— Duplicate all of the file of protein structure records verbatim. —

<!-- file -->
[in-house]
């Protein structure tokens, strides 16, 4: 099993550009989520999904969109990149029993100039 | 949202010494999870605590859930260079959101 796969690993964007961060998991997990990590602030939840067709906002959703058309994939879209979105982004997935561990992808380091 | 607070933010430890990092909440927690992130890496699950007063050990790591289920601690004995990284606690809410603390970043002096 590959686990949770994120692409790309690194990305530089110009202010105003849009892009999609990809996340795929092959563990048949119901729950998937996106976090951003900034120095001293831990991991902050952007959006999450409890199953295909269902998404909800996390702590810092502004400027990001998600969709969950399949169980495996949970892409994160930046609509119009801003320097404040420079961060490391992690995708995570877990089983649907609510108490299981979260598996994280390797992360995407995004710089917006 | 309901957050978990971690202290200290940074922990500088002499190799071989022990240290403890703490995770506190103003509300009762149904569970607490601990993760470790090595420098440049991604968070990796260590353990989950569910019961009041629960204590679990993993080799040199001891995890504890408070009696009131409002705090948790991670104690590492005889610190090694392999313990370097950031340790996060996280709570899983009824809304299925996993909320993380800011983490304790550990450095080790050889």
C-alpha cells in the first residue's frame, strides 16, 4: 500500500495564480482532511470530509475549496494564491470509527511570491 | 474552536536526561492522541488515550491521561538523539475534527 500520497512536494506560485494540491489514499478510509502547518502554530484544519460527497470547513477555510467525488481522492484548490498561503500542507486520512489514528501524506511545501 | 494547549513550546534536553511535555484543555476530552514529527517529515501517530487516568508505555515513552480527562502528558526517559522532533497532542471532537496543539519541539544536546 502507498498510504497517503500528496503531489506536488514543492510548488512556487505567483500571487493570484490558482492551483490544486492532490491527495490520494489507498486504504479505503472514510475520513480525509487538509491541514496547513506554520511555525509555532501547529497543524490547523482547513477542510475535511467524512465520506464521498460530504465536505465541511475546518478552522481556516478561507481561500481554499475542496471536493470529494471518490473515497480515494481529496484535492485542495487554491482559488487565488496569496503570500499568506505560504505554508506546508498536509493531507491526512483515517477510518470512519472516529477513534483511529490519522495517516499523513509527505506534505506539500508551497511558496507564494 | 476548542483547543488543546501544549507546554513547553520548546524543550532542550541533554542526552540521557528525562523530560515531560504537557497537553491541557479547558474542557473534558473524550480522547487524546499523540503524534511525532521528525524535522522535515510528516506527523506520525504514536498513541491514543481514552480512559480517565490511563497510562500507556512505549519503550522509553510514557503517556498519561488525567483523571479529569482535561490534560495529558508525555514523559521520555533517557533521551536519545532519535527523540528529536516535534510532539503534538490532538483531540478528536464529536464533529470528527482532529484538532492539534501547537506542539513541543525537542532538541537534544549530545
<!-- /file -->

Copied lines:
[in-house]
């Protein structure tokens, strides 16, 4: 099993550009989520999904969109990149029993100039 | 949202010494999870605590859930260079959101 796969690993964007961060998991997990990590602030939840067709906002959703058309994939879209979105982004997935561990992808380091 | 607070933010430890990092909440927690992130890496699950007063050990790591289920601690004995990284606690809410603390970043002096 590959686990949770994120692409790309690194990305530089110009202010105003849009892009999609990809996340795929092959563990048949119901729950998937996106976090951003900034120095001293831990991991902050952007959006999450409890199953295909269902998404909800996390702590810092502004400027990001998600969709969950399949169980495996949970892409994160930046609509119009801003320097404040420079961060490391992690995708995570877990089983649907609510108490299981979260598996994280390797992360995407995004710089917006 | 309901957050978990971690202290200290940074922990500088002499190799071989022990240290403890703490995770506190103003509300009762149904569970607490601990993760470790090595420098440049991604968070990796260590353990989950569910019961009041629960204590679990993993080799040199001891995890504890408070009696009131409002705090948790991670104690590492005889610190090694392999313990370097950031340790996060996280709570899983009824809304299925996993909320993380800011983490304790550990450095080790050889």
C-alpha cells in the first residue's frame, strides 16, 4: 500500500495564480482532511470530509475549496494564491470509527511570491 | 474552536536526561492522541488515550491521561538523539475534527 500520497512536494506560485494540491489514499478510509502547518502554530484544519460527497470547513477555510467525488481522492484548490498561503500542507486520512489514528501524506511545501 | 494547549513550546534536553511535555484543555476530552514529527517529515501517530487516568508505555515513552480527562502528558526517559522532533497532542471532537496543539519541539544536546 502507498498510504497517503500528496503531489506536488514543492510548488512556487505567483500571487493570484490558482492551483490544486492532490491527495490520494489507498486504504479505503472514510475520513480525509487538509491541514496547513506554520511555525509555532501547529497543524490547523482547513477542510475535511467524512465520506464521498460530504465536505465541511475546518478552522481556516478561507481561500481554499475542496471536493470529494471518490473515497480515494481529496484535492485542495487554491482559488487565488496569496503570500499568506505560504505554508506546508498536509493531507491526512483515517477510518470512519472516529477513534483511529490519522495517516499523513509527505506534505506539500508551497511558496507564494 | 476548542483547543488543546501544549507546554513547553520548546524543550532542550541533554542526552540521557528525562523530560515531560504537557497537553491541557479547558474542557473534558473524550480522547487524546499523540503524534511525532521528525524535522522535515510528516506527523506520525504514536498513541491514543481514552480512559480517565490511563497510562500507556512505549519503550522509553510514557503517556498519561488525567483523571479529569482535561490534560495529558508525555514523559521520555533517557533521551536519545532519535527523540528529536516535534510532539503534538490532538483531540478528536464529536464533529470528527482532529484538532492539534501547537506542539513541543525537542532538541537534544549530545